Yup. Or something.

As we pass, I raise my finger in a small wave and simultaneously nod in his direction.

From my fellow cyclist: Nothing. Nada. Zilch. Not a glance. No acknowledgement at all.

And this really chafes me.

I really believe cyclist are kindred spirits, despite our different reasons for riding. A simple acknowledgment is de rigueur, or at least it is here in the Midwest when two solitary riders, drivers, hikers, or UFOs pass. Out in the middle of nowhere. In the sticks.

I know two farmers – old farts, really – who haven’t said a good word about the other in fifty years. But they always wave as they pass one another on a remote country road. This concept of being so intent on your riding that you can’t even nod at your fellow rider is really puzzling to me. It doesn’t happen often because the vast majority of cyclists are courteous, but when it does the little thesaurus in my head fires up, looking for words of description as I try to make sense of this tiny little event: detached, aloof, cool and reserved, uninvolved, withdrawn, frosty, unapproachable.

Oh. And puzzling.

The first one is on me.

So I’m pedaling up one especially long and kind of steep hill toward the end of BikeMo when I come upon a cyclist stopped at the roadside.

“You doin’ ok?” I ask.

“My legs have cramped. I can’t move this one off the top bar.”

“Anything I can do to help?”

“No man. Thanks. Just let me die.”

“No prob,” I say, continuing up the hill. “Rest in peace, dude.”


You just couldn’t ask for a nicer day for a long bike ride. BikeMo starts and ends atop the tall bluffs that line the Missouri River outside Rocheport, Missouri at a local winery. It’s not a huge crowd, but I figure we eventually wind up with around 125 riders or so.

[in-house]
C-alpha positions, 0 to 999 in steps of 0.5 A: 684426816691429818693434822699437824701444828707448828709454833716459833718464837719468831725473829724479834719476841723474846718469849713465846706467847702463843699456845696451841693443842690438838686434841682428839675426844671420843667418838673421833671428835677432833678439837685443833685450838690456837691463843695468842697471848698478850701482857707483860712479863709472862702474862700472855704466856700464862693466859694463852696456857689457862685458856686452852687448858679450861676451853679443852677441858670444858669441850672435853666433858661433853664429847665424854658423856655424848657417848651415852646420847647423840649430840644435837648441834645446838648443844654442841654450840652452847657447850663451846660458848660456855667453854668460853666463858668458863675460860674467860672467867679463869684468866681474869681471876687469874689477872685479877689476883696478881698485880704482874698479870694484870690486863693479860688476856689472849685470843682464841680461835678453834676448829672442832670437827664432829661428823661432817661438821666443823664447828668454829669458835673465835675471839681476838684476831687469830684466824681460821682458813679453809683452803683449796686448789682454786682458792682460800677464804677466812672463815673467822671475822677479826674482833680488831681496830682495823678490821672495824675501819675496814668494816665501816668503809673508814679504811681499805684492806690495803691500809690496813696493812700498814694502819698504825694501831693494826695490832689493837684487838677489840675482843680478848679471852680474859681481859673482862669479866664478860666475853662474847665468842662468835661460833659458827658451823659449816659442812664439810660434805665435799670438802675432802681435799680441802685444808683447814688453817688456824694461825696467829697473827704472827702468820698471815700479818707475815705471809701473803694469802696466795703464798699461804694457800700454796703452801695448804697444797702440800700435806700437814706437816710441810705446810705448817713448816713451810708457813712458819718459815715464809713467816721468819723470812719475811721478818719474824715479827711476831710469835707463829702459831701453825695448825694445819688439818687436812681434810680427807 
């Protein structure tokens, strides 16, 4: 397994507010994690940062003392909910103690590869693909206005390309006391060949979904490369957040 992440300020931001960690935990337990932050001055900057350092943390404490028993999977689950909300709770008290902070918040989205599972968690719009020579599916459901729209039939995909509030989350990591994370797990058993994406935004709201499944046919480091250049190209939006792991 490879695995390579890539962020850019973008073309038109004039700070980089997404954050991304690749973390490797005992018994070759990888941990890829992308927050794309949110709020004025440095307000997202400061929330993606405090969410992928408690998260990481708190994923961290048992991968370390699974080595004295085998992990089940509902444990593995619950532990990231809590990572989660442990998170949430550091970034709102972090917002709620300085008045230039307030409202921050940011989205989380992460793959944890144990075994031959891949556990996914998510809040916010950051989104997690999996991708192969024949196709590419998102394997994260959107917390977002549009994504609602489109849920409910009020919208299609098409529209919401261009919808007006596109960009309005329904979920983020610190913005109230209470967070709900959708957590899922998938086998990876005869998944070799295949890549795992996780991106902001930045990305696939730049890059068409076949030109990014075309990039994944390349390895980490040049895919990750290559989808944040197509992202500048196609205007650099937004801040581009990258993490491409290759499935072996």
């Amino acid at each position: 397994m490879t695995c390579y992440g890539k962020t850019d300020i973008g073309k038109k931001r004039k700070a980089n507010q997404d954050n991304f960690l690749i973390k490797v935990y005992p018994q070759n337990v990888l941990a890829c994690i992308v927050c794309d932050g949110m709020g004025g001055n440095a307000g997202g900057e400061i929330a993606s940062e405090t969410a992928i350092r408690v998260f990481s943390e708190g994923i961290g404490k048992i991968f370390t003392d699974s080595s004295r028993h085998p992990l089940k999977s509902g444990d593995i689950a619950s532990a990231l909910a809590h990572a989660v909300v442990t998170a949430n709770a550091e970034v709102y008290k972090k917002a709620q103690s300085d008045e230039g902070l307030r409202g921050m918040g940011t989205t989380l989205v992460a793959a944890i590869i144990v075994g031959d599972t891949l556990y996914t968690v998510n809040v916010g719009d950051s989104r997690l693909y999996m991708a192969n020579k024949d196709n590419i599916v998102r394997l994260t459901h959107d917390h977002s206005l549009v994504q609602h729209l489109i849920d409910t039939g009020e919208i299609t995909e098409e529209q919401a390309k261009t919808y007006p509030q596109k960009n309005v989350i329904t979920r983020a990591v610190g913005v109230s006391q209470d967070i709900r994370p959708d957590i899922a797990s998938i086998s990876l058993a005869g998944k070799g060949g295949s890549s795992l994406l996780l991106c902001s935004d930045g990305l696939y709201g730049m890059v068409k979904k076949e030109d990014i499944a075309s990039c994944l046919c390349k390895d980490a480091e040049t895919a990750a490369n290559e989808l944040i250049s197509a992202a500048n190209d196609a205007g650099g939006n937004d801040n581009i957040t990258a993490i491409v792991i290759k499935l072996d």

The first SAG stop at Boonville always seems to come quickly. Although I’ll ride about ten miles further, my route this year will kind of be one that I invent in order to loop back around and meet my much slower moving wife. We’ll ride together at a leisurely pace, returning by way of the KATY Trail.

Some riders seem to breathe a collective sigh of relief as they roll into Rocheport through the old railroad tunnel. But I know there’s still another couple miles to go, almost entirely up, up, and up before those fantasies of chilled wine and cold beer can become reality. I like those climbs, as perverse as it might sound. But they tend to really whack some of the other riders.

That’s ok. The first beer is on me.

Merry Christmas!

As usual, I’m up before the sun crests the horizon. I love this time of day more than any other – the quiet, the solitude, the unexpectedly sharp click of nails as the dog slowly treads across the kitchen floor to greet me. Mist, thick and foggy, obscures much of the view from my back door on this slightly damp Christmas morning. The forecast calls for fog much of the day, but with temperatures projected to be in the upper 30’s and low 40’s I won’t miss the opportunity for a ride. The presents are all wrapped. Last minute house cleaning will be underway shortly, the kitchen will soon be filled with the scent of baking, and later replaced by the sound of chicken frying in black cast iron skillets. And later on there will be more activity when family arrives, grandsons will rip through gift wrap and fight over toys, glasses will be raised in holiday cheer, and friends – from near and very far away – will be toasted. From all of us to all of you, we wish you a very Merry Christmas, a happy holiday, a festive Chaunakah – whatever or however you wish to call the season, enjoy it.

And me, I’m going to go ride my bike thirty or forty miles before the throngs arrive.